Health Magazine

Coping with External Beam Radiation

Posted on the 09 February 2012 by Jean Campbell

radiationAfter a lumpectomy for my first breast cancer in 1999, I had the standard treatment following surgery…external beam radiation.

After the initial tattooing to establish the markers for the treatment area, the first 15 days of treatment were a big nothing. The biggest adjustments to radiation treatment were:

  • Getting up earlier every weekday morning to have treatment before heading off to work
  • Wearing clothing that accommodated going without a bra and was easy to get in and out of for treatment
  • Not using deodorant on the side being radiated

Then came week four…when the cumulative effects of radiation kicked in. Then getting up and getting to treatment, putting in a full day’s work, and keeping up a positive attitude got much harder to do.

The fatigue of radiation can only be described by one who has been through it. It was not as my radiation oncologist described…tiredness relieved by a nap. For me it was not a tiredness but a loss of energy that made doing the simplest tasks a major effort.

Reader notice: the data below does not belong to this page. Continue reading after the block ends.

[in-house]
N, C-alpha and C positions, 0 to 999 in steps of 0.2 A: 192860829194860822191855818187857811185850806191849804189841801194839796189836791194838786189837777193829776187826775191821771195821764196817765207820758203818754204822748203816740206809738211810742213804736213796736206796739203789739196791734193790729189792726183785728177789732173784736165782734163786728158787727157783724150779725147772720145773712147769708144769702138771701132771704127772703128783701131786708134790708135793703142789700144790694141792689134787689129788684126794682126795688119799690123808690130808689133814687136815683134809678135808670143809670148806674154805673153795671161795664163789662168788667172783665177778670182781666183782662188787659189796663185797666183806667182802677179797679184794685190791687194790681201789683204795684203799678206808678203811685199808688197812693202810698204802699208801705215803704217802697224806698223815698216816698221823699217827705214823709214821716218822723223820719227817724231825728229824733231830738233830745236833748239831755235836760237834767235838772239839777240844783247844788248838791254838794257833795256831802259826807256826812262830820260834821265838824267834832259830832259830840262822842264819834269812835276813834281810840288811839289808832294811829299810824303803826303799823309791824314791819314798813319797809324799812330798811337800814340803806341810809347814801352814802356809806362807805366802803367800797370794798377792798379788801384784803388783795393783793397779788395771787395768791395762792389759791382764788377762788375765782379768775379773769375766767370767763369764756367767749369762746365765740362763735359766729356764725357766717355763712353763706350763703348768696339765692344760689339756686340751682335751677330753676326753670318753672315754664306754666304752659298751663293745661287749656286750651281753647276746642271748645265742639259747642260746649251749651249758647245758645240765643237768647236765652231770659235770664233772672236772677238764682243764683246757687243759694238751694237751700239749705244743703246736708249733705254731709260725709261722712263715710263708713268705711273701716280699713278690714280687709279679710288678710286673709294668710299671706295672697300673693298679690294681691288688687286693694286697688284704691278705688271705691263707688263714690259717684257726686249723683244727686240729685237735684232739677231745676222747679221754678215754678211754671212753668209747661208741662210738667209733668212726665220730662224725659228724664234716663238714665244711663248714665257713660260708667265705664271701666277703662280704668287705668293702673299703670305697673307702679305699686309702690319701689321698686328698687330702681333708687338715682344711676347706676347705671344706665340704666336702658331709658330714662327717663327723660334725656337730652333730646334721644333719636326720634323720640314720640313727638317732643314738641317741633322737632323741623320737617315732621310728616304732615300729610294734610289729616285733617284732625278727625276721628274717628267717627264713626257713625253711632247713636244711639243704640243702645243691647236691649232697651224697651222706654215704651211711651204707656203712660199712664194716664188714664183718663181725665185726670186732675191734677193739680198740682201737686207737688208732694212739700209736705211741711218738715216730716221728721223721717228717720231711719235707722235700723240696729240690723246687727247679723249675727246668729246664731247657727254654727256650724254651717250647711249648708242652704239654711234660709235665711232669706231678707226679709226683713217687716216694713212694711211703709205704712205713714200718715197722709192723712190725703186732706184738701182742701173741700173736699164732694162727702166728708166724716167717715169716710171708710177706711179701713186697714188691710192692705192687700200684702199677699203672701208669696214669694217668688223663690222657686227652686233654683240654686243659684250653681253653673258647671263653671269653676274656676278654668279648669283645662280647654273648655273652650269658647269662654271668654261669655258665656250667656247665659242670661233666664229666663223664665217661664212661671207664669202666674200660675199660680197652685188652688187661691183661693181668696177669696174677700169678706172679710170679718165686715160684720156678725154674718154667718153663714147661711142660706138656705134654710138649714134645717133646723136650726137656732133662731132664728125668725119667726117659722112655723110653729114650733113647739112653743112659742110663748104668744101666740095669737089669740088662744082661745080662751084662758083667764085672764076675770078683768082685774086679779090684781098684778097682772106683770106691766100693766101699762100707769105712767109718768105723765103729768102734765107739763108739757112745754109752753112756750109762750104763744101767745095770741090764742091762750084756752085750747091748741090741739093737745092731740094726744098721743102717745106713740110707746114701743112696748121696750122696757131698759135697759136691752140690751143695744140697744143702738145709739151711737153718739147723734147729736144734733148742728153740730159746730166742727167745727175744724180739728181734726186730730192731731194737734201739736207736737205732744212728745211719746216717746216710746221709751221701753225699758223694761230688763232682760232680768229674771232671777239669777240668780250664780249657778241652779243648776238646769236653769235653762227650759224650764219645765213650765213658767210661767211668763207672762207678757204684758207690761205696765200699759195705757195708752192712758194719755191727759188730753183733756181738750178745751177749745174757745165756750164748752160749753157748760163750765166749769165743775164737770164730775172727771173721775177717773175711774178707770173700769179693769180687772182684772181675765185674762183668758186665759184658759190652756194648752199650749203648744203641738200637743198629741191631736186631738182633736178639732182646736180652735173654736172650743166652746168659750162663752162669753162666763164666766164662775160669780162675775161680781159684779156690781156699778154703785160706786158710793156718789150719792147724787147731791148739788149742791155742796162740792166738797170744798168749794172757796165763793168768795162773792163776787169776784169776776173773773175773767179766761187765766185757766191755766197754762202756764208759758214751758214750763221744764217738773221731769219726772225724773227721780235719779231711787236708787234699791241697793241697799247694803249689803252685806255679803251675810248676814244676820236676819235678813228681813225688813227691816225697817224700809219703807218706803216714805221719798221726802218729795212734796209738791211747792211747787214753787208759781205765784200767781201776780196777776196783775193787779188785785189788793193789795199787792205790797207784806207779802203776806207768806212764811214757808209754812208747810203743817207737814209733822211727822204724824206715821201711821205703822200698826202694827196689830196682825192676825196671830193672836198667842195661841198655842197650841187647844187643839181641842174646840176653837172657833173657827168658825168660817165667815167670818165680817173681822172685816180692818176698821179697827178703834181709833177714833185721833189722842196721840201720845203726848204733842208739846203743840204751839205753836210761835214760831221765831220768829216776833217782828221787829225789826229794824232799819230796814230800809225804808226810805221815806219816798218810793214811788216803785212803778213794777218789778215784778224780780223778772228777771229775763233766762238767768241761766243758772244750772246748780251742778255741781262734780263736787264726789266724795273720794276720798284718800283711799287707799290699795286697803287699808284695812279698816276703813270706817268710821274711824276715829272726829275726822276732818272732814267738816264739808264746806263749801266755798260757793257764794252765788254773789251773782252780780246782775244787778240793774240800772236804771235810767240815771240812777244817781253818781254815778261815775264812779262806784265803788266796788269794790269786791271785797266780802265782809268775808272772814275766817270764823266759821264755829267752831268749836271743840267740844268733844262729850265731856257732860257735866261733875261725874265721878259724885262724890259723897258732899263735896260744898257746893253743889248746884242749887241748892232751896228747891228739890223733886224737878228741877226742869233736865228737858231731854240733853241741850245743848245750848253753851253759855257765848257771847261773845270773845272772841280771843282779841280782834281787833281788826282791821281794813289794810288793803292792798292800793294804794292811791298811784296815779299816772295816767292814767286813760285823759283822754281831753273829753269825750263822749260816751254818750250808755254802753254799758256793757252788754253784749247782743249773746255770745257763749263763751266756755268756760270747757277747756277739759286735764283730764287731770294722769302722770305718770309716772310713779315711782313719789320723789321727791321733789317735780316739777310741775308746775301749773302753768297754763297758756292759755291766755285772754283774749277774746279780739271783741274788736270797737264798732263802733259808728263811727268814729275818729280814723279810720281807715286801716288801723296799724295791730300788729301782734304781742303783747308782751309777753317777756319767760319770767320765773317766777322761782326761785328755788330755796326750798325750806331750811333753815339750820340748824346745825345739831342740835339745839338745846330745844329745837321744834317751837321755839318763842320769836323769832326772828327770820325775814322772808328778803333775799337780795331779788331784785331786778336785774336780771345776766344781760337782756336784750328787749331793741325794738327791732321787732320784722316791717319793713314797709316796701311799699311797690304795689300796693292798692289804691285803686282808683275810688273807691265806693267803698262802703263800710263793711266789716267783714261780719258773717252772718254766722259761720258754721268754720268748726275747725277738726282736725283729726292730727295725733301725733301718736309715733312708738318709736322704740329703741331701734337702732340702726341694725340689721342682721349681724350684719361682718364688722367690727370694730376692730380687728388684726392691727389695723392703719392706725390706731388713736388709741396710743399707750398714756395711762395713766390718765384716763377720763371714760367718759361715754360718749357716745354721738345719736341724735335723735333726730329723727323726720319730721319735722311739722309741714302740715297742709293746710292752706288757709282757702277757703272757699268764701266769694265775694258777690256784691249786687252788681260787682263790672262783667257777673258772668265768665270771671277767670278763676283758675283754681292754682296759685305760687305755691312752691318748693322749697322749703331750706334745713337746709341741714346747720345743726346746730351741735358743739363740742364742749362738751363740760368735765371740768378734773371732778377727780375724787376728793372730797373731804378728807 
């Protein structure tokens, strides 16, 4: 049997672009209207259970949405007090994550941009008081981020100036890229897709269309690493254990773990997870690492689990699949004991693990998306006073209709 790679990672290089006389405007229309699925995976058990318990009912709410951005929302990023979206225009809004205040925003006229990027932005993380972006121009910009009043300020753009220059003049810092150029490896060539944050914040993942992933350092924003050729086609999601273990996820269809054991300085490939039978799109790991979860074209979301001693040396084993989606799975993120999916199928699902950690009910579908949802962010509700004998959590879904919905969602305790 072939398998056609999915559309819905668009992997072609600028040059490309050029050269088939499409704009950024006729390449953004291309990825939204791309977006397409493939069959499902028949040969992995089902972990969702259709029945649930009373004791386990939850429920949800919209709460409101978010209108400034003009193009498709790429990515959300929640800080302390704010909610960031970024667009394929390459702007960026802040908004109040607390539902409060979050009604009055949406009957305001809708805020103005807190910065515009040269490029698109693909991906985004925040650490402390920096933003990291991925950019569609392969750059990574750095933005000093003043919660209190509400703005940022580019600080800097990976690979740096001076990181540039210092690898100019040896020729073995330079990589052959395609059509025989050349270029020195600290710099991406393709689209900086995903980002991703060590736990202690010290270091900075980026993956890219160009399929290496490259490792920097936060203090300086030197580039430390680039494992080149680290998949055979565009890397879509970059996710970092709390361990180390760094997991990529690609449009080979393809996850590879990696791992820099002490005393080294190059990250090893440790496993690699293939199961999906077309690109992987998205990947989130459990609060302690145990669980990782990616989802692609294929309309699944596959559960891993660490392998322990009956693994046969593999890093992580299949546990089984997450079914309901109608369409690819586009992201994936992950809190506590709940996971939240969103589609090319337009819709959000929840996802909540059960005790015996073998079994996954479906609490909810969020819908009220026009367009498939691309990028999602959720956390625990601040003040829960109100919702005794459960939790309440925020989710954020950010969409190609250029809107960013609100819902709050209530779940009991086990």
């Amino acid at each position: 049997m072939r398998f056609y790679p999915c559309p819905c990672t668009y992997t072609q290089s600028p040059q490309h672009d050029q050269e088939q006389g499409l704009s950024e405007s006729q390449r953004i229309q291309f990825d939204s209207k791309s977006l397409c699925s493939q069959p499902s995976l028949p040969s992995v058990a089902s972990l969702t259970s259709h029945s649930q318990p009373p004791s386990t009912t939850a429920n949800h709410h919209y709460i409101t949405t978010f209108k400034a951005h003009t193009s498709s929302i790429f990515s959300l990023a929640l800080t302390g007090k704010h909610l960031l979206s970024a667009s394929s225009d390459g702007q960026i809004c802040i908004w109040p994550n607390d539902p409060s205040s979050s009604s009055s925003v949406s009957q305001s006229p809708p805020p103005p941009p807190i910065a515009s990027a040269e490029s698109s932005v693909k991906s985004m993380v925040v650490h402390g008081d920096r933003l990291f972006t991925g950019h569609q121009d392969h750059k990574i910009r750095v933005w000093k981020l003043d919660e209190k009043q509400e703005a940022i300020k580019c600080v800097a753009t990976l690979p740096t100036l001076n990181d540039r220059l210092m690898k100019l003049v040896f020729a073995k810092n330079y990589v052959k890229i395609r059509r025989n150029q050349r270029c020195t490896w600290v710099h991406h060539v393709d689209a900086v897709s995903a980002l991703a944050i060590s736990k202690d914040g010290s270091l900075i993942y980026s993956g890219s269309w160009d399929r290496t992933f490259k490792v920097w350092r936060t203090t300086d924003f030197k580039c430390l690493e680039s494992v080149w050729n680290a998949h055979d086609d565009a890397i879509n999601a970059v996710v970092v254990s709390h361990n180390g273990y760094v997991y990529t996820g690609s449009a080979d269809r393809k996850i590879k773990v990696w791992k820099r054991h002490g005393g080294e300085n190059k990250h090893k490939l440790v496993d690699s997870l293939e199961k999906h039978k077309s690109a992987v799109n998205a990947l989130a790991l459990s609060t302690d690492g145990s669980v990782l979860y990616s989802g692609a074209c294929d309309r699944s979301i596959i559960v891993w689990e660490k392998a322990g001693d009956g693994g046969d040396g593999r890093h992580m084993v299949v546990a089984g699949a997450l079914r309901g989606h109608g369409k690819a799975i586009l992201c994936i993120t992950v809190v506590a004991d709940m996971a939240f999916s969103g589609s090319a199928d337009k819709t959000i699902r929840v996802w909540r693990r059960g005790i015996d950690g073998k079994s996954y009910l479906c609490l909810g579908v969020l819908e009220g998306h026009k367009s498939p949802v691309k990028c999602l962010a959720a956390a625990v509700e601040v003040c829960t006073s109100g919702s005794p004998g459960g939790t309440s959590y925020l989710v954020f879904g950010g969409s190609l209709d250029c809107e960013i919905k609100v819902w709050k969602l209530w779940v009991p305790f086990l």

Finally, the six + weeks of radiation were over. It was a few weeks before wearing a bra was comfortable. It took a few months before I felt I had all my energy back. In retrospect…not so bad. There was no hair loss, no severe side effects and no lasting problems from the treatment.

According to the National Cancer Institute the side effects of external beam radiation may include:

  • The skin on the treated area becoming red, dry, tender, and itchy.
  • Your breast may feel heavy and tight.
  • Bras and tight clothes rubbing your skin causing soreness.
  • Your skin becoming  moist and “weepy.”
  • A lasting change in the color of your skin.
  • Tiredness midway to the end of treatment .
  • Changes in  the size of your breast and the way it looks.

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